Creativity at the Speed of Light

As he releases a new book documenting 30 years of work, the US artist Doug Aitken reflects on how art can help us understand our “accelerated world” and the constant need to push at the boundaries of creativity

The artist Doug Aitken is reflecting on what it means to create as he looks back at 30 years of his work for a new publication by Mack. We are talking via a pretty shonky Teams video call but he still manages to be erudite and thoughtful.

“One of the things you need to have, to create, is to not get fixated on what’s happened before but to really look at where we are today and how to move forward,” he says. “But at the same time, we’re also always building on histories, we’re always building on creativity and experiments that happened in the past.”

Aitken has published numerous books before – they form part of a wide-ranging body of artworks that span film, photography, architecture, ‘happenings’, and more – but he tried to approach this one differently, resulting in a project that has taken around five years to complete.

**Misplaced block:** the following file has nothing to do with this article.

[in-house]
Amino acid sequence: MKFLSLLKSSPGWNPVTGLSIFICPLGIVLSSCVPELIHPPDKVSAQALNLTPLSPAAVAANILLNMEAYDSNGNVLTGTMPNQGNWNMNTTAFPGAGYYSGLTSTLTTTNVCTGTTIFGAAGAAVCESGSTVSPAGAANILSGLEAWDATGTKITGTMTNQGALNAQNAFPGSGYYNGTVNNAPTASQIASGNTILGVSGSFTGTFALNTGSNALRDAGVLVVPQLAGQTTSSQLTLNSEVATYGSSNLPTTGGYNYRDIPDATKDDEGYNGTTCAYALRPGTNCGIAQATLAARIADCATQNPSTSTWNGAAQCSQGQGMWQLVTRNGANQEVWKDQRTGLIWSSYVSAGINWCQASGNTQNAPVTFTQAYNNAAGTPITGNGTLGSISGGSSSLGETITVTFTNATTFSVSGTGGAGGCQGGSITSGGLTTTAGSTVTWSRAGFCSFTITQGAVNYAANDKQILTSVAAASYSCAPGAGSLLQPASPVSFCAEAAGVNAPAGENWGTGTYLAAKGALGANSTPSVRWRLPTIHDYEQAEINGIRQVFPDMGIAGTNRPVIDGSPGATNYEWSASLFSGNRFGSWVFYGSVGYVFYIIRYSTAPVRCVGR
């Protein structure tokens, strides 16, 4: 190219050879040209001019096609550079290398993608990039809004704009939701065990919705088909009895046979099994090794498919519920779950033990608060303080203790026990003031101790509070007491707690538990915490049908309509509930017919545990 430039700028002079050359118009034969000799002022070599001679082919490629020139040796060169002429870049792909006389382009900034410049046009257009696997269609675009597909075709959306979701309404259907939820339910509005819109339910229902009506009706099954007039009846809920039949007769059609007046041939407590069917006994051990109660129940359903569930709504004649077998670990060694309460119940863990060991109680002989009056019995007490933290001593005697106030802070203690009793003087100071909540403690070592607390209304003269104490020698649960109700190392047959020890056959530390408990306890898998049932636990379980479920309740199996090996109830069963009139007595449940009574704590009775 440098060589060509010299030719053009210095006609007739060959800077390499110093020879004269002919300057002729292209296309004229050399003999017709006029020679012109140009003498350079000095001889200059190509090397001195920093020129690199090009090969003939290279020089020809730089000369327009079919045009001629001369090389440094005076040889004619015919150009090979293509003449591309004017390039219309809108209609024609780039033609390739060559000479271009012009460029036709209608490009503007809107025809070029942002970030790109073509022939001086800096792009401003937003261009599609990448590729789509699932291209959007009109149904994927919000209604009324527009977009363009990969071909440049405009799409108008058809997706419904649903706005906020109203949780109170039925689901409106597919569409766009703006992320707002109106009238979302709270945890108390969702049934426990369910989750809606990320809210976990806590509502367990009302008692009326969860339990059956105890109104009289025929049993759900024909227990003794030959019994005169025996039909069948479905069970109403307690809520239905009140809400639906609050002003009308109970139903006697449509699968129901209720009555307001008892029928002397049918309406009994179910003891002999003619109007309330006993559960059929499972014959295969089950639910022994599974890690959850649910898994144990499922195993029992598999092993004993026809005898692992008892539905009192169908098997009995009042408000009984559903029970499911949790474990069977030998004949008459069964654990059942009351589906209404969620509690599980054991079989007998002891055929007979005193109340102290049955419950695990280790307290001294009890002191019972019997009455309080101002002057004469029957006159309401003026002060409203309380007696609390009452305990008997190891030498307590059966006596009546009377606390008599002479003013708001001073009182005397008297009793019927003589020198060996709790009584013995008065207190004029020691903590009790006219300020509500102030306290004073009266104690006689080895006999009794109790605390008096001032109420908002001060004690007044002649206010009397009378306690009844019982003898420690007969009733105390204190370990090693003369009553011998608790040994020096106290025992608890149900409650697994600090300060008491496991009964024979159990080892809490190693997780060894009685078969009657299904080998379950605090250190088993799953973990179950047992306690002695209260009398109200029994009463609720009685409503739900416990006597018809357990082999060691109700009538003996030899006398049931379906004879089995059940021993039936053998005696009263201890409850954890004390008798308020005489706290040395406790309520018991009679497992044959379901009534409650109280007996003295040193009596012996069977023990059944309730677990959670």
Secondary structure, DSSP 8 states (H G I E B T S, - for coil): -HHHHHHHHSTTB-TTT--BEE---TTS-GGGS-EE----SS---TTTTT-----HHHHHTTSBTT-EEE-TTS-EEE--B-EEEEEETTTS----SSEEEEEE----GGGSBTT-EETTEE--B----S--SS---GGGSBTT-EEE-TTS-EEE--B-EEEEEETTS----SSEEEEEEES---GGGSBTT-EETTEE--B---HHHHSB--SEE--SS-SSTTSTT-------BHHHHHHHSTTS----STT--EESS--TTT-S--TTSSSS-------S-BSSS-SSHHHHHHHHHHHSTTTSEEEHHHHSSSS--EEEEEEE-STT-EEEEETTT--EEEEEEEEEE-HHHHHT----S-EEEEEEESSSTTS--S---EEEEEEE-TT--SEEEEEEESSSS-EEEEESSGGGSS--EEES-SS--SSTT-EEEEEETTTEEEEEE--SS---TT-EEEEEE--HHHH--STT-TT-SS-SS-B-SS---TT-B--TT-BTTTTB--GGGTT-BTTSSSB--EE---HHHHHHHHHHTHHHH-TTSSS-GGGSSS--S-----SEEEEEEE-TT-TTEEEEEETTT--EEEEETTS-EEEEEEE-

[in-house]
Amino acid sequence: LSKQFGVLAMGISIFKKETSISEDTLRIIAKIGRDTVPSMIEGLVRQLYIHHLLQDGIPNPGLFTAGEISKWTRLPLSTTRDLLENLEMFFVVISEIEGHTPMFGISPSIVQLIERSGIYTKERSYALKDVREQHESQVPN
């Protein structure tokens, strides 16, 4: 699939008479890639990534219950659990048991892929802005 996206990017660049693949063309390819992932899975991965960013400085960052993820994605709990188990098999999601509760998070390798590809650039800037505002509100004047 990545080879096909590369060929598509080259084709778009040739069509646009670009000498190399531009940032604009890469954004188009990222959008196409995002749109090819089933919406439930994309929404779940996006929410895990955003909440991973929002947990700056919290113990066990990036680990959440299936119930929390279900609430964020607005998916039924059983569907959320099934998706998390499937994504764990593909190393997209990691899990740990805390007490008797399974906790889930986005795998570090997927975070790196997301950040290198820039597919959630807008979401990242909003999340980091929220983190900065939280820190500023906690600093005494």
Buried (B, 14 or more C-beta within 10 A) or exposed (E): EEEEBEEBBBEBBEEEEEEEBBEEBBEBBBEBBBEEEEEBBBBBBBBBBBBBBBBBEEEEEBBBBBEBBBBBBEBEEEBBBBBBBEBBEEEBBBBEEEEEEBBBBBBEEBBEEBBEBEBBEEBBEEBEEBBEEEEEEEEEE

“I looked at a lot of monographs and to me so many of them were stiff and static and there would be several monumental essays by writers that kind of lost the plot and it felt like they just went down a vortex.

Doug Aitken
Top: New Ocean, 2001 (still); Above: the mirror #11 (rise), 1998; All images courtesy of the artist and Mack

“One of the things that I really react to is oral histories, is conversations, is the idea of the friction of conversation, how that can bring about a different energy. So I proposed that to the publisher – that maybe we should do this much more about conversations over a period of time, and the book becomes a hybrid oral history mixed with moments that are factual.”